Chemical Biology of Natural Products: Target ID and Activity Control - Scientific Research on Innovative Areas, a MEXT Grant-in-Aid Project FY2011-2015


Recent progress in chemical biology research has accelerated the identification of the targets of biologically active small molecules, including naturally occurring protein ligands. A ligand is defined as a molecule that binds to another chemical substance to serve a biological purpose. The goal of this research program is to explore the molecular science underlying the identification of these molecules.

It is widely recognized that a biologically active natural product (or naturally occurring ligand, “NOL”) functions as a small molecular “key” that fits a specific protein “lock”. However, recent studies have revealed that an NOL functions as a “bunch of keys” (or “master key”) that can fit multiple “locks”. Experiments analyzing NOLs have often produced puzzling results, which can likely be attributed to the multi-target nature of NOLs. Thus, the application of any given NOL will depend heavily on the identification of the specific molecular targets involved in the desired activity of that NOL.

The goals of this research project are as follows: 1) to develop a versatile methodology for identifying the target(s) of NOLs; 2) to establish a rational molecular approach to designing a simplified NOL (such as “Halaven”) based on the structure of the ligand/target complex; and 3) to generate new concepts relating to the control of bioactivity that depend on the “master key” characteristics of natural NOLs, for instance, the idea that a living organism selects the precise “master key” bioactivity appropriate for each situation in vivo.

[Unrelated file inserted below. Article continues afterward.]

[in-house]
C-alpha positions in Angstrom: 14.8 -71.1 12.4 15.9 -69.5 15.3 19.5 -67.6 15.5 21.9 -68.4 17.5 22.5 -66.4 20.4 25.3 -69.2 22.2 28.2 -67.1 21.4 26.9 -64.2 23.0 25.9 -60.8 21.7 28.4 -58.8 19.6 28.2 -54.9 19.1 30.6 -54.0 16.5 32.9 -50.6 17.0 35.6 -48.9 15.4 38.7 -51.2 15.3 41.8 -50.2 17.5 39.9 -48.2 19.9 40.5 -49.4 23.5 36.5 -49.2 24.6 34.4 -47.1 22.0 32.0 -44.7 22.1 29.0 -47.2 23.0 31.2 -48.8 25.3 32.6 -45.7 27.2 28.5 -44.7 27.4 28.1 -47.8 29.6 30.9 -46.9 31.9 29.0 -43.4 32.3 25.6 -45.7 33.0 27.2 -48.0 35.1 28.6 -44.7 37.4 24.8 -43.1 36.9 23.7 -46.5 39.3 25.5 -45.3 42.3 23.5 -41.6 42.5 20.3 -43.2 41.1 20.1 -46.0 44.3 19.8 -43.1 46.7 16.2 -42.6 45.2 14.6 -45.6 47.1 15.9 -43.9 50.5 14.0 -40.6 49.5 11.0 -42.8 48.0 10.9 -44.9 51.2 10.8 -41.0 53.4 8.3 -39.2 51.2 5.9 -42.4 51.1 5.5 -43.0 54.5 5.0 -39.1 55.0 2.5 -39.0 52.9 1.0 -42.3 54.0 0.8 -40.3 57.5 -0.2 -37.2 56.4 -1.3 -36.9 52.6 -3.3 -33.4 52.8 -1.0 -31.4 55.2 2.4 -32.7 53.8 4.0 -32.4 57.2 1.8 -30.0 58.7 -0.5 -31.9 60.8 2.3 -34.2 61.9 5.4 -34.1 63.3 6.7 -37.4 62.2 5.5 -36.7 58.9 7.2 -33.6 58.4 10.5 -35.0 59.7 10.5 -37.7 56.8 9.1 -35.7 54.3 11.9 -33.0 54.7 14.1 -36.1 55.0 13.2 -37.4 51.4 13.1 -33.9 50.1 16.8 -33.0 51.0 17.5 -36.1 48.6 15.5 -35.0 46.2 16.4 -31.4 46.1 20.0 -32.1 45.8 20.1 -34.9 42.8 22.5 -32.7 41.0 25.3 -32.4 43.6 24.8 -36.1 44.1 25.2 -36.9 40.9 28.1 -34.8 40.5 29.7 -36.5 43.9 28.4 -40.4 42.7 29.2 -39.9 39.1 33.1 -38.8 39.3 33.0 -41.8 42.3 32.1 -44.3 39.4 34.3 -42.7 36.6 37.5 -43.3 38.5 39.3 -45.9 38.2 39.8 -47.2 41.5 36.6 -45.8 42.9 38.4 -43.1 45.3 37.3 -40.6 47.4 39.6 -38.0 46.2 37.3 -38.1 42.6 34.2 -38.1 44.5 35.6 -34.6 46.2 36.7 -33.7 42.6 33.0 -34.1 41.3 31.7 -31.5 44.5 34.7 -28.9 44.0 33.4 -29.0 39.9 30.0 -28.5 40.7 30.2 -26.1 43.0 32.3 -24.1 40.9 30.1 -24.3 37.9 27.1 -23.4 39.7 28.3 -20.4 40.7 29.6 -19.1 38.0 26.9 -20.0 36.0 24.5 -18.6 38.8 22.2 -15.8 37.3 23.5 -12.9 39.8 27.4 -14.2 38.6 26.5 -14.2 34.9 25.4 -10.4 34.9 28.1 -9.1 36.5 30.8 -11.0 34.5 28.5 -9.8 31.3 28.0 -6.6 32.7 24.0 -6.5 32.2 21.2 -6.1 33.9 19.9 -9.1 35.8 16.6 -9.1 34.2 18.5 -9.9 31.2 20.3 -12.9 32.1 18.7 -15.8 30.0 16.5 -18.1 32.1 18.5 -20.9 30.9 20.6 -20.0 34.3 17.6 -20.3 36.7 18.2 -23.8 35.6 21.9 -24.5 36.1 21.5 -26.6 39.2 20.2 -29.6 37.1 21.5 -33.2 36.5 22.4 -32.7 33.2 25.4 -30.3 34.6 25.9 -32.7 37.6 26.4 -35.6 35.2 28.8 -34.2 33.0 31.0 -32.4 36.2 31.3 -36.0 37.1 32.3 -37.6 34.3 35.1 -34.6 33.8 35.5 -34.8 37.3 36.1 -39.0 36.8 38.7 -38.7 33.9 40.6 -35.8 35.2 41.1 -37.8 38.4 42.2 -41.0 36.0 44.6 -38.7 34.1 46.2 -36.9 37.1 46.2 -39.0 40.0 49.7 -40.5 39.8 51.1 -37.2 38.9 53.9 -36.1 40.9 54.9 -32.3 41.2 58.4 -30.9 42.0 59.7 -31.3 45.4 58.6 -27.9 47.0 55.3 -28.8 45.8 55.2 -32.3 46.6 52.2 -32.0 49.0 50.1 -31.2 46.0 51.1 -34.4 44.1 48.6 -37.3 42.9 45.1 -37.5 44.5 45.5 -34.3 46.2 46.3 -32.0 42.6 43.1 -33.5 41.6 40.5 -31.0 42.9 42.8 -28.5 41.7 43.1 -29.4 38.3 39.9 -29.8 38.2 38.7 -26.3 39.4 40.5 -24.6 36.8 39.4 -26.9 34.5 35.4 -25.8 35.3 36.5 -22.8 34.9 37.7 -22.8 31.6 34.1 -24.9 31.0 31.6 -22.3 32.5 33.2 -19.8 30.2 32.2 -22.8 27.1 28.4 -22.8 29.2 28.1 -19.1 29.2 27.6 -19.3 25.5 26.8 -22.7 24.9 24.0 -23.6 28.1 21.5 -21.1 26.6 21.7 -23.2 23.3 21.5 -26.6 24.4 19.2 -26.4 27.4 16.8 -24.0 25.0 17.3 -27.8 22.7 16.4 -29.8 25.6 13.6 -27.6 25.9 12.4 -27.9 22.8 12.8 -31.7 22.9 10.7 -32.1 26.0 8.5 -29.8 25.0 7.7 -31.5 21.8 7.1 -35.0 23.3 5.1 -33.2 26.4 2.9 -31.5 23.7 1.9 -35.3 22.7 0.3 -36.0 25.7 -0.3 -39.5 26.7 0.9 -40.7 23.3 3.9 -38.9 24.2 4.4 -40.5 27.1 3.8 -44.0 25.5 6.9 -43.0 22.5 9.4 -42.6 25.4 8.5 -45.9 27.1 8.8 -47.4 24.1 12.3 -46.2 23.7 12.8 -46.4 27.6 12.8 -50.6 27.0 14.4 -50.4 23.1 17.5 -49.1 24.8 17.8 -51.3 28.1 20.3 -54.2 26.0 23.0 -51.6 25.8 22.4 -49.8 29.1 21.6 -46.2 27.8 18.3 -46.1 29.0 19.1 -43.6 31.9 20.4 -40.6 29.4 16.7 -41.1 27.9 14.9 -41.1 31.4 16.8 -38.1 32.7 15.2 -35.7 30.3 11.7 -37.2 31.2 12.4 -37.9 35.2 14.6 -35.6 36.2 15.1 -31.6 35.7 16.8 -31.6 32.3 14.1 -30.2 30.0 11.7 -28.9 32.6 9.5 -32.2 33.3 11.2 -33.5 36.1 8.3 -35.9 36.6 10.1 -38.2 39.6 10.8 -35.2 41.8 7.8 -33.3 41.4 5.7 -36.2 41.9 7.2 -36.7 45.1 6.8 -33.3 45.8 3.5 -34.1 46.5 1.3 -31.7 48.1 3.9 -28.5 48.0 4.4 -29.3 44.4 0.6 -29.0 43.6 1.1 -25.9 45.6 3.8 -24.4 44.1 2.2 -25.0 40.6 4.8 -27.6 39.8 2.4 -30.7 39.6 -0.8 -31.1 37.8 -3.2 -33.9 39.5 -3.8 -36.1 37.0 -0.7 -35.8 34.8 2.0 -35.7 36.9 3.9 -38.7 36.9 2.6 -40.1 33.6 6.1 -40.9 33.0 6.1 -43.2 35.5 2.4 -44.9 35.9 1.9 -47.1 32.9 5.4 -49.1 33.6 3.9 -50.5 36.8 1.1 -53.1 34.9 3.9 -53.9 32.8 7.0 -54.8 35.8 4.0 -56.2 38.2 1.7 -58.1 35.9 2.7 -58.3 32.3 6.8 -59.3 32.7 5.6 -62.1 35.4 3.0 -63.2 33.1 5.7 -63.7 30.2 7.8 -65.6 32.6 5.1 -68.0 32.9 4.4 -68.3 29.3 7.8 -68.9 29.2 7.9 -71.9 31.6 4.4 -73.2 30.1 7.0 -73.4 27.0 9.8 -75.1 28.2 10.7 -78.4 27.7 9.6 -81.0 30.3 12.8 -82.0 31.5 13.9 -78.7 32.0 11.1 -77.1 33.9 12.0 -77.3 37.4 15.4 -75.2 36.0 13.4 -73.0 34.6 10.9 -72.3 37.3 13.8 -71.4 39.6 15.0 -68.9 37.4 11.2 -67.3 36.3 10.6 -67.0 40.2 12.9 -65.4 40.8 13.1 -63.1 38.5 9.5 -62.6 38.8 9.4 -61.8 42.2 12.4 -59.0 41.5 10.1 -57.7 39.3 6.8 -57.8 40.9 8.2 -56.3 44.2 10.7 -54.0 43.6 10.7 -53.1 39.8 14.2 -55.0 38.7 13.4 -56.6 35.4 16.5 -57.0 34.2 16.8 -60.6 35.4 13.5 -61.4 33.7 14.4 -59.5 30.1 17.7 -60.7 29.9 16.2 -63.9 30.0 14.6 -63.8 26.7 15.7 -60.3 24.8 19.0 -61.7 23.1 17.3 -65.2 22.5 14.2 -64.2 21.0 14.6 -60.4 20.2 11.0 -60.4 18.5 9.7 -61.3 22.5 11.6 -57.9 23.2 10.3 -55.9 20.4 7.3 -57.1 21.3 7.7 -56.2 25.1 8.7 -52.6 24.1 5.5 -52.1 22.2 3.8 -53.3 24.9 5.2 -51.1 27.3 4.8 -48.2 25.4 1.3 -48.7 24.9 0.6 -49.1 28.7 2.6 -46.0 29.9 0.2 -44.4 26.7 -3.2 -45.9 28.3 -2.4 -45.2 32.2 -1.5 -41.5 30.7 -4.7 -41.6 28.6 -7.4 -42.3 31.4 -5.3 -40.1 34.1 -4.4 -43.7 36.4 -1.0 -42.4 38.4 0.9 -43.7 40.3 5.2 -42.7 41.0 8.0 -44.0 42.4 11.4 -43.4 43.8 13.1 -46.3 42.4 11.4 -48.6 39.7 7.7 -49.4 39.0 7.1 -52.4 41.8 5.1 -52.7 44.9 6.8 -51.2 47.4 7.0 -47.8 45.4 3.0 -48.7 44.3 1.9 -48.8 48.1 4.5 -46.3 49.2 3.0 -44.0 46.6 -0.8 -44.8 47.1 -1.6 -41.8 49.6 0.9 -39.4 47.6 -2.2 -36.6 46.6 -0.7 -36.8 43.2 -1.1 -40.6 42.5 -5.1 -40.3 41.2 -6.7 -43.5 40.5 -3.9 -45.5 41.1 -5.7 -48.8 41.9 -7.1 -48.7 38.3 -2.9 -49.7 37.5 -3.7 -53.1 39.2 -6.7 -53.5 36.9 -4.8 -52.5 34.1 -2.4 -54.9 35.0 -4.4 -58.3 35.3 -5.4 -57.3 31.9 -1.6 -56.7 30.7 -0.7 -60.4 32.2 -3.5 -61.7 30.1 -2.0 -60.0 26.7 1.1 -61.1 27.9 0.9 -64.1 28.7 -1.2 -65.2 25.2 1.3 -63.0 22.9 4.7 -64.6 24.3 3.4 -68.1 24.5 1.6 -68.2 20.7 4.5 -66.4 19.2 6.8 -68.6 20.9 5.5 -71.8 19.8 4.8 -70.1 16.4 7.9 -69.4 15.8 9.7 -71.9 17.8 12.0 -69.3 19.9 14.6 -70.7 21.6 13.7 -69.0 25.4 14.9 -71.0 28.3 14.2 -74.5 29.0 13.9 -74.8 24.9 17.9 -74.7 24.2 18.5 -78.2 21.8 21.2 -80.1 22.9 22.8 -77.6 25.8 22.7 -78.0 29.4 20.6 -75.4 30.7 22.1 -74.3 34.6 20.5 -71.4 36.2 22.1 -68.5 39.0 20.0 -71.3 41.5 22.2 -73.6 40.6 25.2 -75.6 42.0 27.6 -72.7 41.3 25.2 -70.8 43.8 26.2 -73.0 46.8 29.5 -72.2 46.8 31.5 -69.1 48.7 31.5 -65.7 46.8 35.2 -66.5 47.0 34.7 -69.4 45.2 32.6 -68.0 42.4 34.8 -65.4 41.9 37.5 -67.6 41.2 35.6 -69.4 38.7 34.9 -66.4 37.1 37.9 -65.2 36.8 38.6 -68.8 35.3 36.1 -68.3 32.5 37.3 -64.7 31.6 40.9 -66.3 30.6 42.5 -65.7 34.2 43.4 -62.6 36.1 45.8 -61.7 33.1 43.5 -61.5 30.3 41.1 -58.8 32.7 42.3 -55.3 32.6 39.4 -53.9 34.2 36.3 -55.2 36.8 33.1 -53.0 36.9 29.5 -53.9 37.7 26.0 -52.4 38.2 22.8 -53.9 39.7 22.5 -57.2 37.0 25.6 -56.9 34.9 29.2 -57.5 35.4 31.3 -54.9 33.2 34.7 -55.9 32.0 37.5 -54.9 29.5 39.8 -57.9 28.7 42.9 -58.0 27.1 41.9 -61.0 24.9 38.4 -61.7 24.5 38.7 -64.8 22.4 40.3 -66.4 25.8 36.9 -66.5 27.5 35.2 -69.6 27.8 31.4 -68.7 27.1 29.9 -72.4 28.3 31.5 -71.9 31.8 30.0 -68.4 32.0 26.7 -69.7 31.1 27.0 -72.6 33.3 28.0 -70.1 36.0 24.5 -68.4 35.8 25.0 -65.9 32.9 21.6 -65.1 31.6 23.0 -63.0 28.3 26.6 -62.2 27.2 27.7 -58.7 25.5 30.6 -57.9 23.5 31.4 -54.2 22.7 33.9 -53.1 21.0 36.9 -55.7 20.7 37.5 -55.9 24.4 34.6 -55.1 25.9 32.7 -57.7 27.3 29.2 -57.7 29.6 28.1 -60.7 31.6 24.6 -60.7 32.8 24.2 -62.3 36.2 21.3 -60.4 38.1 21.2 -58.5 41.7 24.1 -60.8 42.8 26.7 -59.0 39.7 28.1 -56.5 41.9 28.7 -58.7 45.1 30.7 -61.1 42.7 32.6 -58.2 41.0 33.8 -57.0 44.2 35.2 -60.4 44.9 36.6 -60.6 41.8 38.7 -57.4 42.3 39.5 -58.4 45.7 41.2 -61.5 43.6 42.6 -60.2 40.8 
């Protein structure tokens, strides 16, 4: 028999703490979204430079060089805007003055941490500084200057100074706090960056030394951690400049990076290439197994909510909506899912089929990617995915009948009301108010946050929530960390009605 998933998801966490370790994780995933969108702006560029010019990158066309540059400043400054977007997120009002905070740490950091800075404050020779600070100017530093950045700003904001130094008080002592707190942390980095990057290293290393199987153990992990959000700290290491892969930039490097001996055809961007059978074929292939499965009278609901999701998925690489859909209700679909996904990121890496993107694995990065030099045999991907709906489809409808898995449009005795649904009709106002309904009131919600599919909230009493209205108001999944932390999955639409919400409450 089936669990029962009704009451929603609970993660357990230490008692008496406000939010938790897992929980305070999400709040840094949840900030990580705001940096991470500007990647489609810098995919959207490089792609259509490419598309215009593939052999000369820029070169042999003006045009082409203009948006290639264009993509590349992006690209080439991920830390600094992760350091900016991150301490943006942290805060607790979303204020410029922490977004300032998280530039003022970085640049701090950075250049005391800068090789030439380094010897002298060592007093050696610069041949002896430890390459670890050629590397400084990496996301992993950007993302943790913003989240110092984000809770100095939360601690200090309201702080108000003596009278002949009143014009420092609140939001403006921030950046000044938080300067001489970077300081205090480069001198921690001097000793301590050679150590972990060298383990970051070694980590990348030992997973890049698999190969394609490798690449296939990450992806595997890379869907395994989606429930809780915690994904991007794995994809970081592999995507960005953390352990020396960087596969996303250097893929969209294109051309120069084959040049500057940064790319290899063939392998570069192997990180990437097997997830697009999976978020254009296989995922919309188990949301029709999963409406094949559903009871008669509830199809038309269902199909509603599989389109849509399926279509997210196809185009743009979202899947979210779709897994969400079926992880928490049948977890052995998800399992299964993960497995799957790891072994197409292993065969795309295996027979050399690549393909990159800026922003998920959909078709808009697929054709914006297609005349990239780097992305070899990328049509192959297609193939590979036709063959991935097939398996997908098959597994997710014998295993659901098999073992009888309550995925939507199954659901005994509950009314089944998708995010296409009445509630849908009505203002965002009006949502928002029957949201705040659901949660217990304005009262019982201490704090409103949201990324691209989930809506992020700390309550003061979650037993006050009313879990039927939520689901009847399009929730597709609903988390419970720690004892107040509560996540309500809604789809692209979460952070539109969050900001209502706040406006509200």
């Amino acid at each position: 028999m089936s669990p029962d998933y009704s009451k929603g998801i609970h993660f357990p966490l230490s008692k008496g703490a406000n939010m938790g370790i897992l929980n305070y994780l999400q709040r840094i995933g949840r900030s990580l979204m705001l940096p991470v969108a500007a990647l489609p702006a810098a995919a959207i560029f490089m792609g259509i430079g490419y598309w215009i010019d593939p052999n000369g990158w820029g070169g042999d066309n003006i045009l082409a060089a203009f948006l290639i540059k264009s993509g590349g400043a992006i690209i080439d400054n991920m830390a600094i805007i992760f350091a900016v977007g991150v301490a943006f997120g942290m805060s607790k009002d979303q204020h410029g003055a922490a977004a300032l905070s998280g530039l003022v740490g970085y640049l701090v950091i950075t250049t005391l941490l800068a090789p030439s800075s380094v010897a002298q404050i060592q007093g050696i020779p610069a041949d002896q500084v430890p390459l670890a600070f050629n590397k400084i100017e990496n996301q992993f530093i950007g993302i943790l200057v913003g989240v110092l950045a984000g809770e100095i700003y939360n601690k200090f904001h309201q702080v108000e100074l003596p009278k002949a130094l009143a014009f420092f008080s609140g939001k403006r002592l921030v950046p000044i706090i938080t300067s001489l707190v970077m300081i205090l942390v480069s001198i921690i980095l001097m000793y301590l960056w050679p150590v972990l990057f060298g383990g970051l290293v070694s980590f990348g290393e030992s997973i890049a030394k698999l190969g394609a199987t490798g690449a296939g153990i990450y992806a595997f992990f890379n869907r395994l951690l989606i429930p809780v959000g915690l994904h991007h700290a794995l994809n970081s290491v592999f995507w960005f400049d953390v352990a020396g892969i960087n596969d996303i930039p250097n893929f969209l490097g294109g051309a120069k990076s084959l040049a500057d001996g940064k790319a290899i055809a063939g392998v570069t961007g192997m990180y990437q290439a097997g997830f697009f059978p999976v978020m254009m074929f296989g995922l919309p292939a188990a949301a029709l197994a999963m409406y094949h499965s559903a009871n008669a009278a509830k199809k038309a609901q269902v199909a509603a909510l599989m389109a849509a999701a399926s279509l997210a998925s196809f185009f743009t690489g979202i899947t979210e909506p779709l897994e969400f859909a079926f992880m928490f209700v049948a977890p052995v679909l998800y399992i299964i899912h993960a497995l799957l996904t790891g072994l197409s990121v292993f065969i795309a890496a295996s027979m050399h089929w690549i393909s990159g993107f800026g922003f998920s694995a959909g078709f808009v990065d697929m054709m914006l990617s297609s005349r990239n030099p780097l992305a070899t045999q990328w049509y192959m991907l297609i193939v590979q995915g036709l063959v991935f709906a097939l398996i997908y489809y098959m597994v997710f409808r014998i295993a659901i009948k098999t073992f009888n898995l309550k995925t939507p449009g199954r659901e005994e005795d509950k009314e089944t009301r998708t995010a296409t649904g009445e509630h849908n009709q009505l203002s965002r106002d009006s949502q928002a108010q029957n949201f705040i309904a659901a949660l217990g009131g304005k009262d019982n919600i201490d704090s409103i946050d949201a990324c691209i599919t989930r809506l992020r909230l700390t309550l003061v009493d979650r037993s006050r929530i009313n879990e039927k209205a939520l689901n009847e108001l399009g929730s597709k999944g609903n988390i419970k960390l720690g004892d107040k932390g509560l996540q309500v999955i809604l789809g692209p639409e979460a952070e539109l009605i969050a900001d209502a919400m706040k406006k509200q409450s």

Identification of specific NOL targets (chemical biology) will facilitate the rational molecular design of simplified NOLs (chemistry), and the discovery of new chemical concepts in the control of bioactivity (chemistry). The sequence of our approach is therefore “Chemical Biological → Chemistry”; in other words, a new chemistry arises from achievements in chemical biology.

Page Top